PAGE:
How to beat overwhelm if your to-do list is never-ending

How to beat overwhelm if your to-do list is never-ending

Welcome to the era of instant gratification and unparalleled convenience.

Tasks that once consumed hours of our time are now effortlessly automated or completed with a simple swipe. Thanks to the power of technology, the answers to our most pressing questions are just seconds away.

But for all the supposed ease of modern life, it seems like we’ve never been more burnt out, exhausted, and overwhelmed. The ability to multitask is a point of debate among the neuroscience community, with some blaming constant task-switching for our inattention, cloudy brains, and insurmountable to-do lists.

Considering the types of environments we evolved to thrive in, it’s unsurprising that we feel overloaded. Our brains have not changed significantly in the 200,000 years or so humans have existed. For the vast majority of that time, life was relatively simple. We spent most of our lives in smaller communities, focused entirely on survival and procreation.

These days, we’re constantly bombarded with information and demands on our time and attention. Our focus was once solely on the handful of friends and relatives in our immediate communities, but we now have an intimate view into the lives of just about anyone anywhere in the world.

We are also expected to be competent in so many diverse realms. Before the rapid acceleration of technology, we outsourced far more tasks to professionals. Travel agents planned our holidays, real humans staffed inquiry hotlines and helped us find what we needed in stores, and dedicated administration staff lightened the burden of our workload.

These days, most of us constantly have at least nine tabs open on our computer. We’re finishing a project, making our own airline bookings, maintaining a Google calendar to track our children’s homework and extracurricular activities, and consuming social media that often leads to impostor syndrome or unfavourable comparisons about our own productivity or ‘success.

It’s no wonder that almost everyone I talk to responds with “tired” or “busy” when I ask how they are. I can barely remember the last time I felt fully on top of my to-do list, had good energy levels, and was satisfied with my achievements. Our neurology isn’t designed to manage this amount of scattered attention and diverse demands on our cognitive energy.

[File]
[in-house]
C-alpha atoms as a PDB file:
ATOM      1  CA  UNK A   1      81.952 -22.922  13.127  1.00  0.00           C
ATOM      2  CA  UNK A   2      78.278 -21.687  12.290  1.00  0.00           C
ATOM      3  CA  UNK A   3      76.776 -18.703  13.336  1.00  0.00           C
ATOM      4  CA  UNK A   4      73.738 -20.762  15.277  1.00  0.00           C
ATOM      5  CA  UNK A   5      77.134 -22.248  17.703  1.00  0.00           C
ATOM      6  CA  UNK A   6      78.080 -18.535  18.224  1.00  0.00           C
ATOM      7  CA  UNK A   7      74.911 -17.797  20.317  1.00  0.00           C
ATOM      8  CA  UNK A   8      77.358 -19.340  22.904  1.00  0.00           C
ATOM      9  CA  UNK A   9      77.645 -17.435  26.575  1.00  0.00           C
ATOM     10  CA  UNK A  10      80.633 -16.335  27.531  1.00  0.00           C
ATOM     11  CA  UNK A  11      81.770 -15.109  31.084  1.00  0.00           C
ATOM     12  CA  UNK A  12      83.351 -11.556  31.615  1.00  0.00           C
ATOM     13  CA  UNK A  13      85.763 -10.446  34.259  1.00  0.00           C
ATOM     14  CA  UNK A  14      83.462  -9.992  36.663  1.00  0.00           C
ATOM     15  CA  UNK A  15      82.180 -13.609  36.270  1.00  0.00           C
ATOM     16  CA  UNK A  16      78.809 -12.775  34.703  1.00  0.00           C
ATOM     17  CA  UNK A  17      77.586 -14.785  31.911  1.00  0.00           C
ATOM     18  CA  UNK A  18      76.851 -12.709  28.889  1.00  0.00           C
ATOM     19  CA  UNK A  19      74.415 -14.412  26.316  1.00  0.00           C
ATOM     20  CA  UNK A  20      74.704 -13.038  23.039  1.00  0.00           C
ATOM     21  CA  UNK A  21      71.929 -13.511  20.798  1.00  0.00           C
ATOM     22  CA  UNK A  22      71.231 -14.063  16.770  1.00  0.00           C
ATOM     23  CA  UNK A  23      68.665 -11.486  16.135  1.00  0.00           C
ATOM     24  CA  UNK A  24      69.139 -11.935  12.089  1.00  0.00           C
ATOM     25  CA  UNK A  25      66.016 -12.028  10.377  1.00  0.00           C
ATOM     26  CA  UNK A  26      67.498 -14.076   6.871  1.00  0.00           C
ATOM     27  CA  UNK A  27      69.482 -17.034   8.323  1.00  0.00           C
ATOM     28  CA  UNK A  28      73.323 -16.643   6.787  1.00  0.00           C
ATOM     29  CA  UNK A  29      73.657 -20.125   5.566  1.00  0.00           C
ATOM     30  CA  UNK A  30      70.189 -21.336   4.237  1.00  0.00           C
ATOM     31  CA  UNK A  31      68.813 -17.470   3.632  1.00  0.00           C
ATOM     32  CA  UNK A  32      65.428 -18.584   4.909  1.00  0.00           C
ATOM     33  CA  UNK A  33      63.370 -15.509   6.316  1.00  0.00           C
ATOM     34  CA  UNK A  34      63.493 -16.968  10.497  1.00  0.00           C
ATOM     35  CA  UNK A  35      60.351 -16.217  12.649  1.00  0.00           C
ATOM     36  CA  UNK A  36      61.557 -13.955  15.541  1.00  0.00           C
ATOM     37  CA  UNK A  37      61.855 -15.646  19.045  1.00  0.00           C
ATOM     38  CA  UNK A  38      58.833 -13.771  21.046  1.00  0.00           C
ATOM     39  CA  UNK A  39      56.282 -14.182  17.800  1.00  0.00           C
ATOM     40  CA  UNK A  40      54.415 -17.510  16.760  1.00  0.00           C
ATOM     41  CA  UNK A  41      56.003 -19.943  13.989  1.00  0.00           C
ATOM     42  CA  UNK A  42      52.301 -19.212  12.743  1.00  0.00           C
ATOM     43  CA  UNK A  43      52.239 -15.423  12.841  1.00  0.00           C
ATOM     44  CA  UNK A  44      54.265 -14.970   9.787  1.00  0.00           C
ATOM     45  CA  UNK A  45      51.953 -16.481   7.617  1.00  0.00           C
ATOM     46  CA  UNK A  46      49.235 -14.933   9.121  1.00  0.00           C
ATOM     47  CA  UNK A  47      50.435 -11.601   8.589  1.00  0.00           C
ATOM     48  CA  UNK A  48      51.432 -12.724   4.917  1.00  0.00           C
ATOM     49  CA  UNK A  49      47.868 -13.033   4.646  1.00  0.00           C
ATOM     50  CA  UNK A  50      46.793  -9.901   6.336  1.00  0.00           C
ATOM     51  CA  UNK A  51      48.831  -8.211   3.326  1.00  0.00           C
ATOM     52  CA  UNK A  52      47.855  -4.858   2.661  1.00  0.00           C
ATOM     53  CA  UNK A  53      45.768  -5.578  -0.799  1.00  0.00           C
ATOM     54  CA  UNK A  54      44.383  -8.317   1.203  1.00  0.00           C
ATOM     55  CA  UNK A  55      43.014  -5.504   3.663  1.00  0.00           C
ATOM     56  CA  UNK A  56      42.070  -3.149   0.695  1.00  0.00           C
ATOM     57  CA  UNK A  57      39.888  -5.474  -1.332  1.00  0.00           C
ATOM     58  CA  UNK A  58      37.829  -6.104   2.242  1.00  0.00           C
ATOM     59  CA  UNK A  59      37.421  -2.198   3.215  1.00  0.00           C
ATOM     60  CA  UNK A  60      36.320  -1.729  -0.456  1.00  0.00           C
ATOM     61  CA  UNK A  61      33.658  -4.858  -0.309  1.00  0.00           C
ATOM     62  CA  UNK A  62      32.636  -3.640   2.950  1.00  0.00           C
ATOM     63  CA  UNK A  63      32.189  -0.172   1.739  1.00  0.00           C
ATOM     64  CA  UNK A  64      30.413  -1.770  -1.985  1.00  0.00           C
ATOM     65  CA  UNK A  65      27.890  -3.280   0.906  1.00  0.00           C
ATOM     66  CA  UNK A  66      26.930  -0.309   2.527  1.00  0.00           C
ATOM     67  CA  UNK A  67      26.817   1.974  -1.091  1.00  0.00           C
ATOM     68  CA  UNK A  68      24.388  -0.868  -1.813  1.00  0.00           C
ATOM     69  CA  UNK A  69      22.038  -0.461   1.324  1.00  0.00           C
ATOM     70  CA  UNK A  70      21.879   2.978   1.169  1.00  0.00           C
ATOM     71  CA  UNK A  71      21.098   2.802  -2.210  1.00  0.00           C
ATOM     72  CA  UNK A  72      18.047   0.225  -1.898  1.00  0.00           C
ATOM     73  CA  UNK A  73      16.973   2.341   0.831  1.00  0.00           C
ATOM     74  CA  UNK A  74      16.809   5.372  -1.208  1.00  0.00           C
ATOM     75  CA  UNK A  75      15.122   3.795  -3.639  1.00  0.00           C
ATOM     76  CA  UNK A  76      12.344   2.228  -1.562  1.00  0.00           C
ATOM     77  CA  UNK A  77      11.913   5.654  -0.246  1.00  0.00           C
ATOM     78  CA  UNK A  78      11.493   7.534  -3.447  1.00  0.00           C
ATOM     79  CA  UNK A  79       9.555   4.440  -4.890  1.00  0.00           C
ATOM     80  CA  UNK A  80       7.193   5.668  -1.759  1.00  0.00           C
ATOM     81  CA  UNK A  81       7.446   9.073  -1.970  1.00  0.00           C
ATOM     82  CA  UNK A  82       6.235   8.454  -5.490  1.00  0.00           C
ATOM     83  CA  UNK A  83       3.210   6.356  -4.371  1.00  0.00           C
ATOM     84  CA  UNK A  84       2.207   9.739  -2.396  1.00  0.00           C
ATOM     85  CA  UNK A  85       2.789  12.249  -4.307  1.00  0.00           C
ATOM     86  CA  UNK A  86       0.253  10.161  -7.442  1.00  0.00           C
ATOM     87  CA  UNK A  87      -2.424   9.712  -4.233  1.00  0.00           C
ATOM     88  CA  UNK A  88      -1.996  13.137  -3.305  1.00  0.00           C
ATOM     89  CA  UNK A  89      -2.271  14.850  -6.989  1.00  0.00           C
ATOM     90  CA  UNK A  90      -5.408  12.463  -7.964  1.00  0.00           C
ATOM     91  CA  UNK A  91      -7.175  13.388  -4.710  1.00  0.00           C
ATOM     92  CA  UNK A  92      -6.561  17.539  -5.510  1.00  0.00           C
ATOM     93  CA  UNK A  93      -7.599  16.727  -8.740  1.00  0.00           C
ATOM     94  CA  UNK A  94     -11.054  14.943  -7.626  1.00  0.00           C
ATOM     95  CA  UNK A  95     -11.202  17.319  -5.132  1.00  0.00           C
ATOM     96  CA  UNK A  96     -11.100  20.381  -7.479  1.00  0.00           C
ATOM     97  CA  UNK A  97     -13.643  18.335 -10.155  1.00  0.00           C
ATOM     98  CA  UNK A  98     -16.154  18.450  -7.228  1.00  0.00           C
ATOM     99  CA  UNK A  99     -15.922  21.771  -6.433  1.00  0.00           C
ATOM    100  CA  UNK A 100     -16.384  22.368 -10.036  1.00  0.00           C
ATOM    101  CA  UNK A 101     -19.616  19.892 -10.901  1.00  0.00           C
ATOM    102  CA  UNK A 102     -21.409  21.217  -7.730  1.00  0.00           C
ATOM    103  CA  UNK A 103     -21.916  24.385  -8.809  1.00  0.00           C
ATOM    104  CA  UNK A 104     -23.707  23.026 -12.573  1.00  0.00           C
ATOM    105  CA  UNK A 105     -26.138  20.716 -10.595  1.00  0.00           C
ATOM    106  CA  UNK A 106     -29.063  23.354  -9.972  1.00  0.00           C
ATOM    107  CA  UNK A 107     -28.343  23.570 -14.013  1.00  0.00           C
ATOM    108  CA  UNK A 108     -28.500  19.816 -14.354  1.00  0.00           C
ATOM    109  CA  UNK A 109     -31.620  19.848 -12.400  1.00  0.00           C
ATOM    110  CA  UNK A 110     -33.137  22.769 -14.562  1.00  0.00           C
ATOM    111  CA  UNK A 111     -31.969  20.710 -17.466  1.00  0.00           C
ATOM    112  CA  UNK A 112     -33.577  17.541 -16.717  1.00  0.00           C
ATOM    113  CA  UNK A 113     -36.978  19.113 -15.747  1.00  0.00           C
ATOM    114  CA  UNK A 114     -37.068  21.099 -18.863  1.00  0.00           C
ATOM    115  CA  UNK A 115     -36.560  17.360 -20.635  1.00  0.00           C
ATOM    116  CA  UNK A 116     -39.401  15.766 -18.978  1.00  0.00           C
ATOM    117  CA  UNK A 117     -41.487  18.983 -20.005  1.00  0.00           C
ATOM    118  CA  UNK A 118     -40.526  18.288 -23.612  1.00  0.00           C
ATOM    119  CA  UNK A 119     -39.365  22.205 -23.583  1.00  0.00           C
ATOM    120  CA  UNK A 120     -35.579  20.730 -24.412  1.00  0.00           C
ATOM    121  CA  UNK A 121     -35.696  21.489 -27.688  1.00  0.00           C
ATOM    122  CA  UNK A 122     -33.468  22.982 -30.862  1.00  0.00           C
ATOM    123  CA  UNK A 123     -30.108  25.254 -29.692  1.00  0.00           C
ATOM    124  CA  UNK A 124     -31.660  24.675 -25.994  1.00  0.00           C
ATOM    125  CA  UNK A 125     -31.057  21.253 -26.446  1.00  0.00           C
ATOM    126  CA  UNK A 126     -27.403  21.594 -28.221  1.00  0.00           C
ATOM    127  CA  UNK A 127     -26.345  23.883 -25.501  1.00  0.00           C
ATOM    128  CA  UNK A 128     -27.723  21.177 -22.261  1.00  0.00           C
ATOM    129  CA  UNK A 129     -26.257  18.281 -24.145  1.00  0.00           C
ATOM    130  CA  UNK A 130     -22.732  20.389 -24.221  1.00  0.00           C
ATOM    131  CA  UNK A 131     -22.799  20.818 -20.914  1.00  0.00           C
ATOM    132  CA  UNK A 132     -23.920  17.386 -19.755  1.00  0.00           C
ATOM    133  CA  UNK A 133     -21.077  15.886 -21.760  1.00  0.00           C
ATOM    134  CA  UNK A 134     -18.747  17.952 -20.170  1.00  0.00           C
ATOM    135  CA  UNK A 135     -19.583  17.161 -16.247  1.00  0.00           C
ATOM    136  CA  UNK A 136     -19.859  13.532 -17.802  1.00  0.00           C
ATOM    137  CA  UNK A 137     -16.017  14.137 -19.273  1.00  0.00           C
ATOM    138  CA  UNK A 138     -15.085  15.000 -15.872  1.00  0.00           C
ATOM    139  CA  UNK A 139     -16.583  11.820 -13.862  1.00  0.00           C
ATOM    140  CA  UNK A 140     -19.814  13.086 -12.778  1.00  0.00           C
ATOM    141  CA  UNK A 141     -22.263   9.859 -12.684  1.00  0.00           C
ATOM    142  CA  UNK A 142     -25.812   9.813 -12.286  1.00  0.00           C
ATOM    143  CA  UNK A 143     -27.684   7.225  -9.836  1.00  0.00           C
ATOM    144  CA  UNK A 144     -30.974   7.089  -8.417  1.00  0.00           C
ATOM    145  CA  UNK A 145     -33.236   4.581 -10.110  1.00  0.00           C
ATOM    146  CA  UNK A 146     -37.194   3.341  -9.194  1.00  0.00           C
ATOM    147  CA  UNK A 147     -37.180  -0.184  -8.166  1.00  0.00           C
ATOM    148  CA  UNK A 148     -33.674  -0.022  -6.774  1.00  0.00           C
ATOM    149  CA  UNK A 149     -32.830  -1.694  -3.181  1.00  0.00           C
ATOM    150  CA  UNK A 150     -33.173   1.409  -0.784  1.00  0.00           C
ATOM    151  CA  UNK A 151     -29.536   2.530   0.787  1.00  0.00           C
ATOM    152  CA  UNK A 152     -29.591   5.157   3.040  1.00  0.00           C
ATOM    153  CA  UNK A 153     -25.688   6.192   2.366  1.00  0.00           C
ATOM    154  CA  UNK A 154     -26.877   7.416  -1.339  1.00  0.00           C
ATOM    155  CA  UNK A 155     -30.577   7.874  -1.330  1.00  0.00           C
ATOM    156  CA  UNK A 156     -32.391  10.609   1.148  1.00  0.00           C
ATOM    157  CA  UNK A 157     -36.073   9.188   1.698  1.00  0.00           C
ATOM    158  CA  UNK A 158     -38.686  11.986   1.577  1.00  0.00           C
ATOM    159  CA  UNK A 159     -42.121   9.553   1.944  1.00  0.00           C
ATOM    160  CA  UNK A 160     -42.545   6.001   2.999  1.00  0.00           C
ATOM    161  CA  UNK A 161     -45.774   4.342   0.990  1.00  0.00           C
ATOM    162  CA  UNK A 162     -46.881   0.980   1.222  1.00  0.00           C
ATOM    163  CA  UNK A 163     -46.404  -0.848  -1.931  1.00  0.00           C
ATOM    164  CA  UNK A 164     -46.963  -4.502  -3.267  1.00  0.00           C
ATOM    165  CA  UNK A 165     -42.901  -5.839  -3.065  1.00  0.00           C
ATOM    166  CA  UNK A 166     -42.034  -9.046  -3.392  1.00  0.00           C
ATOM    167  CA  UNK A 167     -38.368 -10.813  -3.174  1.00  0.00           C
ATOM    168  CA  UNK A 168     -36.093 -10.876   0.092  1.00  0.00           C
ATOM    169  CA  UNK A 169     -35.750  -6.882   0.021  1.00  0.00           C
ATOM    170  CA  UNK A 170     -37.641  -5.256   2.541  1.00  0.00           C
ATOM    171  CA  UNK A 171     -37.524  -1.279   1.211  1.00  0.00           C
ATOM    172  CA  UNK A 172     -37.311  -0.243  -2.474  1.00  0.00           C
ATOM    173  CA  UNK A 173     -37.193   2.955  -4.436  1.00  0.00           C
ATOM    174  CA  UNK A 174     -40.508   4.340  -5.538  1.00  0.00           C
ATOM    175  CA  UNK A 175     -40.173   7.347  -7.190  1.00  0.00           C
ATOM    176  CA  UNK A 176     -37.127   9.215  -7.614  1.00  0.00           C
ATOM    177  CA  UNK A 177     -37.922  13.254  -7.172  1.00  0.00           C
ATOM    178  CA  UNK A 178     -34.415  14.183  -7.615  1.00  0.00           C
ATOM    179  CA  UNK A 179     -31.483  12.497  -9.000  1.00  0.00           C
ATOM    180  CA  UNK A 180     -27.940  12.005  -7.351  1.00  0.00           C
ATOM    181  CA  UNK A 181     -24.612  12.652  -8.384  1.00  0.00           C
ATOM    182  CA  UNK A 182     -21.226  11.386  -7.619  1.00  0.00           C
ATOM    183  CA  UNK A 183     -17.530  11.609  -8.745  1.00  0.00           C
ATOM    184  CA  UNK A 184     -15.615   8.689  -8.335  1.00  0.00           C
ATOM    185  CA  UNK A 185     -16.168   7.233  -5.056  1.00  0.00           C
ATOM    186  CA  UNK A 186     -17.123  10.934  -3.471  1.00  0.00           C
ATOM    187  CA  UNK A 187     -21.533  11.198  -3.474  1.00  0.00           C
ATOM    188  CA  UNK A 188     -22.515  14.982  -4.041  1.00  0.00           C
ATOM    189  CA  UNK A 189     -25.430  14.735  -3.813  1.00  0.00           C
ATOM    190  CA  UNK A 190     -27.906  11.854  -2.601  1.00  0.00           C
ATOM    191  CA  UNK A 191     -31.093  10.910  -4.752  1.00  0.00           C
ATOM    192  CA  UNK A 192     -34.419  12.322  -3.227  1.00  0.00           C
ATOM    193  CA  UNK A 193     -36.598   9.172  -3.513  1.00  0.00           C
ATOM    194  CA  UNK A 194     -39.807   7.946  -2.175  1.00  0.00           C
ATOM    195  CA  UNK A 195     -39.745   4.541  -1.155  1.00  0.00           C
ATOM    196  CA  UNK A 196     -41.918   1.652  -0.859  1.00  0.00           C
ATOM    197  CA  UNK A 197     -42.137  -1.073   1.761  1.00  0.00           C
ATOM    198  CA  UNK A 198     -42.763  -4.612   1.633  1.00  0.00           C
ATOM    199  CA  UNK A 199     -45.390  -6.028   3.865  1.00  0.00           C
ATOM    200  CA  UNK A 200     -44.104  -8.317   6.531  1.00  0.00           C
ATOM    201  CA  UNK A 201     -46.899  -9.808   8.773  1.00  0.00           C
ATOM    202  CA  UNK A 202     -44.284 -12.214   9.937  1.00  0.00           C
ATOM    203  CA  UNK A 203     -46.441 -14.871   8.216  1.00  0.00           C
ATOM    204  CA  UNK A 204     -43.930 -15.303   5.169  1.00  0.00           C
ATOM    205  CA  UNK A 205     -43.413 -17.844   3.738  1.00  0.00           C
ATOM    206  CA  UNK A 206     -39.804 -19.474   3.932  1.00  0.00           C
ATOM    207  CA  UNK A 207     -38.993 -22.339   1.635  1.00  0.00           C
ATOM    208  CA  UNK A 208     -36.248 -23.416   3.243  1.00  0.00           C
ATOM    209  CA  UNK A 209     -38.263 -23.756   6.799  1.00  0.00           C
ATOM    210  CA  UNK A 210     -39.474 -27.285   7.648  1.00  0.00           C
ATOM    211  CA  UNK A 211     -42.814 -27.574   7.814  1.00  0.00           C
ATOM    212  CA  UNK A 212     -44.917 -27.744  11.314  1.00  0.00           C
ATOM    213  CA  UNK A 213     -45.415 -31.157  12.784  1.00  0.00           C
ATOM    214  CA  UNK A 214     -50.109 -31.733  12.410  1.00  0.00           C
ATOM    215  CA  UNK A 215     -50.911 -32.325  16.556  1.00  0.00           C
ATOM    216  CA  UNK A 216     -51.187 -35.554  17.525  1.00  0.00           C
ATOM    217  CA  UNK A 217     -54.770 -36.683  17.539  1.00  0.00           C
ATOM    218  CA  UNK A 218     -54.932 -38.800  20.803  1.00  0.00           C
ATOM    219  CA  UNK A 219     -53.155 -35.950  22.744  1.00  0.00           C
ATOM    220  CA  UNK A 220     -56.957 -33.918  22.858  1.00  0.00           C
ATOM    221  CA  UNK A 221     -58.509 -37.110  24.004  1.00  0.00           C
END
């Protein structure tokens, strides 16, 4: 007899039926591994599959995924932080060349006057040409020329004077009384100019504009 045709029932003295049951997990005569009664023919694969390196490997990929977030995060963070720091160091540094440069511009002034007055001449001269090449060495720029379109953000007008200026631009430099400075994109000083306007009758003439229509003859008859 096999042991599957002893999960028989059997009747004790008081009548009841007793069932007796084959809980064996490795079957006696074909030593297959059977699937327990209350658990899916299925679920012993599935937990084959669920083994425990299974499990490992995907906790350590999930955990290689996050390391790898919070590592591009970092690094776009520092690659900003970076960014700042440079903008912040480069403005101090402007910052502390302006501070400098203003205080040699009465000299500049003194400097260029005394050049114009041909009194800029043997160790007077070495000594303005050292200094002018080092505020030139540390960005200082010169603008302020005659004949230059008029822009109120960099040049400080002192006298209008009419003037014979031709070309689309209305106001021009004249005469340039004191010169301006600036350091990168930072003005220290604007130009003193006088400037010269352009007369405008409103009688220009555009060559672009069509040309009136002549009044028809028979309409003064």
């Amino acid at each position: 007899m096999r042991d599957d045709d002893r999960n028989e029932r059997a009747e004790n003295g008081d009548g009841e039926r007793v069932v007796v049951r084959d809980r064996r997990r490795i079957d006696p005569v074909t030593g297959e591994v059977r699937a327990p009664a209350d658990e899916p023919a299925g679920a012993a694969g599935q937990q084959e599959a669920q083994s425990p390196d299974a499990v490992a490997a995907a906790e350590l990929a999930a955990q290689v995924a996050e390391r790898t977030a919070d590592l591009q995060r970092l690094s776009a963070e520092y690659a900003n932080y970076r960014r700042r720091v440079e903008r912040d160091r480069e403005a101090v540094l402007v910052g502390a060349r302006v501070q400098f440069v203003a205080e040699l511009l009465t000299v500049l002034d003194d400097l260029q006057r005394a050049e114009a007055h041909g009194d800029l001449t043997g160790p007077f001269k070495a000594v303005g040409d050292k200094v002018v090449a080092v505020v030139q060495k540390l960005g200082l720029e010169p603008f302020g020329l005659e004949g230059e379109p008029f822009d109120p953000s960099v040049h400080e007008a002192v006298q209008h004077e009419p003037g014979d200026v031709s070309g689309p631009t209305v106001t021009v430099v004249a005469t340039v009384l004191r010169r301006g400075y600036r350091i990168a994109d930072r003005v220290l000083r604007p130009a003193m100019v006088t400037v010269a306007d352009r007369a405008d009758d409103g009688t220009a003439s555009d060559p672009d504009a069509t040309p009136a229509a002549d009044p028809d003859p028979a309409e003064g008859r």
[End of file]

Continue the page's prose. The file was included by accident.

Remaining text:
7 ways to beat overwhelm if your to-do list is never-ending

Since it’s unlikely that the entire world will slow down for you to catch your breath, what changes can you make individually to calm your nervous system and reduce overwhelm? How can you find glimpses of peace without eschewing all your responsibilities entirely?

Here are seven tips for beating overwhelm if your to-do list is never-ending:

1. Lean into discomfort

Counterintuitive as it may seem, opening your arms and welcoming the icky feeling of being overwhelmed can help the emotion pass much more quickly than if you fight against it.

Noticing and accepting difficult emotions without judgement can lessen their impact on you and create the space to process them.

Ultimately, anxiety is simply a psychological phenomenon that helps your body prepare for an upcoming challenge or threat. Your heart rate may increase, and blood rushes to your extremities. This emotion is only devastating when you layer shame on top of it by telling yourself you “shouldn’t” be feeling overwhelmed.

The sooner you accept the feeling as natural, the quicker you can get your nervous system back to baseline.

2. Breathe

When perpetually rushing from one task to the next, you can become disconnected from your physical body, including your breath.

When stressed, your breathing can become rapid and shallow, which may only worsen feelings of anxiety. Taking a few moments out of your day to take deep, conscious diaphragmatic breaths can have a powerful impact.

Conscious breath can help lower blood pressure and heart rate and reduce stress hormones in the bloodstream, signalling to the body and mind that you are safe and capable of meeting the challenges you face throughout your busy day.

3. Ask for a hug